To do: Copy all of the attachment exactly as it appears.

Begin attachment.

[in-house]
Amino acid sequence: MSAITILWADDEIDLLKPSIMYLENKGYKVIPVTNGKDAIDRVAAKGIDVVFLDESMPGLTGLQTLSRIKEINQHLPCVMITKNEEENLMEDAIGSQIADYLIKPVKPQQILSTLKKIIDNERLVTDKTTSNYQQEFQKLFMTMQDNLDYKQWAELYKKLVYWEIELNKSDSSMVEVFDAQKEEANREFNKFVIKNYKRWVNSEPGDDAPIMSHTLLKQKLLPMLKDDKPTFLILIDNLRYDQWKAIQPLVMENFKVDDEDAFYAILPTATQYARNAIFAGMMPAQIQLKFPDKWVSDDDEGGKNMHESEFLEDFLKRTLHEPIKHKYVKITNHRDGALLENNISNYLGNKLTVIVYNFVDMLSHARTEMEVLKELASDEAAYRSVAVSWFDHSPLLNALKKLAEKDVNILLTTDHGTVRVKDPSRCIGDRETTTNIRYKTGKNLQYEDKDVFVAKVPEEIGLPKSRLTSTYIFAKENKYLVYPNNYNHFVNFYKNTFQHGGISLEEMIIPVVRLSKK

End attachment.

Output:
[in-house]
Amino acid sequence: MSAITILWADDEIDLLKPSIMYLENKGYKVIPVTNGKDAIDRVAAKGIDVVFLDESMPGLTGLQTLSRIKEINQHLPCVMITKNEEENLMEDAIGSQIADYLIKPVKPQQILSTLKKIIDNERLVTDKTTSNYQQEFQKLFMTMQDNLDYKQWAELYKKLVYWEIELNKSDSSMVEVFDAQKEEANREFNKFVIKNYKRWVNSEPGDDAPIMSHTLLKQKLLPMLKDDKPTFLILIDNLRYDQWKAIQPLVMENFKVDDEDAFYAILPTATQYARNAIFAGMMPAQIQLKFPDKWVSDDDEGGKNMHESEFLEDFLKRTLHEPIKHKYVKITNHRDGALLENNISNYLGNKLTVIVYNFVDMLSHARTEMEVLKELASDEAAYRSVAVSWFDHSPLLNALKKLAEKDVNILLTTDHGTVRVKDPSRCIGDRETTTNIRYKTGKNLQYEDKDVFVAKVPEEIGLPKSRLTSTYIFAKENKYLVYPNNYNHFVNFYKNTFQHGGISLEEMIIPVVRLSKK